An Obvious Double Standard

President Obama recently met with the House Republican delegation in a much ballyhooed session in Baltimore to discuss various issues, including health care. The meeting gave him a temporary bump in public opinion polls. That bump didn’t come from any increased popularity regarding the health care legislation he supports (as other polls on health care confirm). Instead, it came from the fact that, at least symbolically, he was trying to be “bipartisan.”

Days have passed, the president’s poll numbers have again plummeted, and public support for the Democratic health care proposals remains anemic. So the Obama team’s political gurus have adopted a new strategy: have another public meeting with the Republicans on health care to get another bump in the polls. In calling for the meeting, the president has stressed that he wants it televised for all to see.

In the meantime, the Democratic leadership of the House and Senate continue to maneuver behind the scenes to try to cobble together health care legislation that can pass the House and survive in the Senate under “reconciliation” rules that would allow it to be adopted without being subjected to a 60-vote margin to kill a filibuster. The Democratic negotiations remain closed to public scrutiny—just as they were when all the nefarious deals were cut among House members, senators, and various lobbying groups (not the least of which were the labor unions who finance a large portion of Democratic campaigns).

President Obama never put any pressure on the Democratic leadership in Congress to open last year’s debate to full public view—much less include Republicans in high level negotiations about the details of the health care reform legislation. Now he wants to make a big deal out of meeting in a televised, “bipartisan” fashion with the GOP to talk about resurrecting the health care legislation. His ploy totally reeks of a double standard.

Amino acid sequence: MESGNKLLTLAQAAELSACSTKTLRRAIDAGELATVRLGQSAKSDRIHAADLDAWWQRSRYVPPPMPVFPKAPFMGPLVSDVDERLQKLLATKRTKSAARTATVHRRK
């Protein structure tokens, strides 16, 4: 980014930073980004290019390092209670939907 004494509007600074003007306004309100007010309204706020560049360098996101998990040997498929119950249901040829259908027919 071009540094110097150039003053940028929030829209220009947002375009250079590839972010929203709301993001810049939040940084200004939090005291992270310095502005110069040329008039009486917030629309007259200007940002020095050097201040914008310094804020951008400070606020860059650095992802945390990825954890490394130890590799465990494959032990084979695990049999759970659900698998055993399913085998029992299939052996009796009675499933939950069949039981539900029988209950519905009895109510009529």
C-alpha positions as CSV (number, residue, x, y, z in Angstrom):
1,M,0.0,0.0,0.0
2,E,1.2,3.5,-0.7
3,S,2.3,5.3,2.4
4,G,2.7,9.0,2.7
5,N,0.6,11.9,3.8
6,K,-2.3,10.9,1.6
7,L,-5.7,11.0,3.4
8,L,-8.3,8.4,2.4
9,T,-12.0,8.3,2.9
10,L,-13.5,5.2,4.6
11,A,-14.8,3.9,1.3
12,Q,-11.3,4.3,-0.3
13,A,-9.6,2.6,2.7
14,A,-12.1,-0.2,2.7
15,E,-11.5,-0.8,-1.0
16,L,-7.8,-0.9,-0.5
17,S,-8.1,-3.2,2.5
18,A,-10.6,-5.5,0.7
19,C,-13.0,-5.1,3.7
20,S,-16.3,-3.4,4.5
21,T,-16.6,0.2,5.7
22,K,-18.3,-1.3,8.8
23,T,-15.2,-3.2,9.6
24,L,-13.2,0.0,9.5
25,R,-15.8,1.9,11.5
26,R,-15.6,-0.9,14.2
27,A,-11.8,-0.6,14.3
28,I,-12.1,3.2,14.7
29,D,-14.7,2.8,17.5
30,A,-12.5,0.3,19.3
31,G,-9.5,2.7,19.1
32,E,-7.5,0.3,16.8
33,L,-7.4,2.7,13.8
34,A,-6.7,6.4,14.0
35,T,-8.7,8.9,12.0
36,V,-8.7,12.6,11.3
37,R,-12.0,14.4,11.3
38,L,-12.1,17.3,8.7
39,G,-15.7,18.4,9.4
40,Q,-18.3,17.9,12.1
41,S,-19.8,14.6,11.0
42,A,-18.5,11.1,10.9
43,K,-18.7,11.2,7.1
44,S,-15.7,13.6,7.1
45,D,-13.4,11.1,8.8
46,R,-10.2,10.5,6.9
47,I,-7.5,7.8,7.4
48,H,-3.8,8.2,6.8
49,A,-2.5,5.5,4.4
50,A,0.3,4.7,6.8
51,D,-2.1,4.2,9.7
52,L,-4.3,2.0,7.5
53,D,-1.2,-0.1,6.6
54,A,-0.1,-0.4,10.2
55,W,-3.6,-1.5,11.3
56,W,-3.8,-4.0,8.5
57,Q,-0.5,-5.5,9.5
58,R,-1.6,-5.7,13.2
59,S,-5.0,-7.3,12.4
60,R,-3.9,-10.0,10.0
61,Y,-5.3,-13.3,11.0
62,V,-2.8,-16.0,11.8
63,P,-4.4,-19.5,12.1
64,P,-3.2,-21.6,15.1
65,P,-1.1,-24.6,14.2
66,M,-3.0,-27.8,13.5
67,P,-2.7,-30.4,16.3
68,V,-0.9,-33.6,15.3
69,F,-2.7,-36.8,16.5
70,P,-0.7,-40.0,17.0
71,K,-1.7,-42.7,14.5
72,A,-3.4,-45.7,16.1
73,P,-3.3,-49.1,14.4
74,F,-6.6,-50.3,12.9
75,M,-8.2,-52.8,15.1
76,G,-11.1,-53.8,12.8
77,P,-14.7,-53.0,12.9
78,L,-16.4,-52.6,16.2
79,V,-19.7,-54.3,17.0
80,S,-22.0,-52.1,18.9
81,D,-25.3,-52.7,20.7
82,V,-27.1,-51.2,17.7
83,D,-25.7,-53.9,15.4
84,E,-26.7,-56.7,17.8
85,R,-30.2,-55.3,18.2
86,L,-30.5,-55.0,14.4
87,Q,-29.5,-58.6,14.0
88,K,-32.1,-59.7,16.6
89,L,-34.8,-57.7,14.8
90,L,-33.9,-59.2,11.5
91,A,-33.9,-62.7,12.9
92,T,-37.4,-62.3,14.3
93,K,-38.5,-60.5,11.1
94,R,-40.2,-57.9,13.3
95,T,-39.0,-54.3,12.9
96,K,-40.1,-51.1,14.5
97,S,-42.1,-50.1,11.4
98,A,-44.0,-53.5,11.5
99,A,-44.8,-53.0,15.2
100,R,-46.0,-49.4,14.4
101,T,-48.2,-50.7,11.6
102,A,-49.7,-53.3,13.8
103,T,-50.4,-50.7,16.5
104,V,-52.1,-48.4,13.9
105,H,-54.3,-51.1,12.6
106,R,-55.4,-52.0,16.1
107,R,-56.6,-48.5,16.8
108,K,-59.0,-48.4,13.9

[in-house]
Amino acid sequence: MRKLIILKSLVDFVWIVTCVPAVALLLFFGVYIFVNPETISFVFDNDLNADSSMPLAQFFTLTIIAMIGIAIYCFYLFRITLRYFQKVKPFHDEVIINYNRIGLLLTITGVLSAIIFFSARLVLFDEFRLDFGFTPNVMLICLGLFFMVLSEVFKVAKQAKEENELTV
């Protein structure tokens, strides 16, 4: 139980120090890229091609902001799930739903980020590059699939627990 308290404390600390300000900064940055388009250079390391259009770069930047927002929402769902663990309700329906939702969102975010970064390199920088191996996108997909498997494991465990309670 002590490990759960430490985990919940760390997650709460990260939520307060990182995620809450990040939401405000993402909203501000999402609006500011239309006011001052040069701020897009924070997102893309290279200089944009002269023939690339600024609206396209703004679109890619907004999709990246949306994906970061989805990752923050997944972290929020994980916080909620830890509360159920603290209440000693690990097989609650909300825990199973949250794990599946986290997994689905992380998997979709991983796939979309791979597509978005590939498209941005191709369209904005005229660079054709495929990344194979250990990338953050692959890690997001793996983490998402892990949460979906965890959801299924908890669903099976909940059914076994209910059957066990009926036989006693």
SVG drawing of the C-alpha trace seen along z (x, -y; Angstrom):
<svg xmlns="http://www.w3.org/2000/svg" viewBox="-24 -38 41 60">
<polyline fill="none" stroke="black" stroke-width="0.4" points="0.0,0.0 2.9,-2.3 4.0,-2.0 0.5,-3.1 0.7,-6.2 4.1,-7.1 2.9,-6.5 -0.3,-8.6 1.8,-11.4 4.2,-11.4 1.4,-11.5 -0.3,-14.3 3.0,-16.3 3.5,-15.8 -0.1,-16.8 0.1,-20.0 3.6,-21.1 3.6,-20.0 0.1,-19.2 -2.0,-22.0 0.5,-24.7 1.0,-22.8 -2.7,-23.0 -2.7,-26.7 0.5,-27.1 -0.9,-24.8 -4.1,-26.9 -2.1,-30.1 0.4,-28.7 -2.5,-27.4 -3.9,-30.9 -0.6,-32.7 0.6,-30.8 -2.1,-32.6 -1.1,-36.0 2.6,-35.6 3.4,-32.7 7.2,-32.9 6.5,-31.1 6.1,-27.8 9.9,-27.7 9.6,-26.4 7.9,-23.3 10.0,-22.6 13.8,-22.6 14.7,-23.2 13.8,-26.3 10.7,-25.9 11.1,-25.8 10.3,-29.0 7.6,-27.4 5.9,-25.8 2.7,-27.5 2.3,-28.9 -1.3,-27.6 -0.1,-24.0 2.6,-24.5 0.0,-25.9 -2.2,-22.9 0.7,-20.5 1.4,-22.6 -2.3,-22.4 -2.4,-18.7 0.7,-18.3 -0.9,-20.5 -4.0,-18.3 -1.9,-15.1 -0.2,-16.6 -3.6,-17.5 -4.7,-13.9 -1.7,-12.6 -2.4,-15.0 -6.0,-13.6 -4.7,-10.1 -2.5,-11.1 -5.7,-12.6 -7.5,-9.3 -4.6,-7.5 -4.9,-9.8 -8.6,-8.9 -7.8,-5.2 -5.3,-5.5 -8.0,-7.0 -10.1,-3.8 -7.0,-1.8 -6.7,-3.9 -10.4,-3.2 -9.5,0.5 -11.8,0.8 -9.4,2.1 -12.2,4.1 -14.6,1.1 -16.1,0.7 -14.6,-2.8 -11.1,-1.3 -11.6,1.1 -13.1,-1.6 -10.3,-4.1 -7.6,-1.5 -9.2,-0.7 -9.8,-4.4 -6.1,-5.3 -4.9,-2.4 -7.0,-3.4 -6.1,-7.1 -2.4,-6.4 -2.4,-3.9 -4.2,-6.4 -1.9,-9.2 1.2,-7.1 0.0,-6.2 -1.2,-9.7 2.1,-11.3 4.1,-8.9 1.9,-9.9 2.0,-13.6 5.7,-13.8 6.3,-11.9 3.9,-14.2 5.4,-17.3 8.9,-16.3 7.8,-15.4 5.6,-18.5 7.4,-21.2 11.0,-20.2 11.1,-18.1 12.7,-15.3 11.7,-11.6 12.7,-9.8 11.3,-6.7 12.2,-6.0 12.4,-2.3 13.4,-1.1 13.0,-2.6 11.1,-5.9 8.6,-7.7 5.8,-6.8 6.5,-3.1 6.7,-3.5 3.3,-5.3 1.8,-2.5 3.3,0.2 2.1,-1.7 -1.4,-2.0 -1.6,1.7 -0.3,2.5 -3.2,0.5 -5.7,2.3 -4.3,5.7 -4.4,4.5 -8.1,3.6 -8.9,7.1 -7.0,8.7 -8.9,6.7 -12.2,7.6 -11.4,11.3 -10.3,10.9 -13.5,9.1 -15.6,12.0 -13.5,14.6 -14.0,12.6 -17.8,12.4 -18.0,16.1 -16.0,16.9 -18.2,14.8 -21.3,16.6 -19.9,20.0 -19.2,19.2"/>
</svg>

Some of the Republican leadership stated that to meet, Obama must first scrap the House and Senate bills and start again from the beginning. Though that won’t happen, the Republican leadership shouldn’t give Obama the real victory he desires by boycotting the confab. Meeting with Obama does not presuppose agreeing with him. The opposition party has no obligation to be subservient to the party in power. But, it should use the occasion to highlight the debt, excessive spending, and over-reach of government that worries a majority of Americans.

When Obama tries to use the power of his office to put the Republicans on the spot in the meeting, they should give him all the rope he wants. They should then present and strongly sell the crux of the health care legislation that their members have introduced which never got a full hearing on in the Democrat-controlled House and Senate. The president will then try to co-opt them into meeting him “halfway” towards a big-government, budget-busting proposal. When he gets through, House Minority Leader John Boehner should remind the president of another meeting the two were in a little over a year ago regarding the $780 billion “stimulus” package. When Boehner tried to make some policy suggestions, Obama cut him off with the curt statement: “I won the election.”

Boehner shouldn’t be that curt and disrespectful to the president. Instead, he should just remind him that the public has clearly rejected the Democratic proposals and wants something less costly, more incremental, more bipartisan, and with less government intervention. He and the Republicans should then pledge to work with the president and the Democrats to achieve what the public wants—and then shake hands and leave the room.

Dan Juneau is President of the Louisiana Association of Business & Industry. His column appears every Friday on



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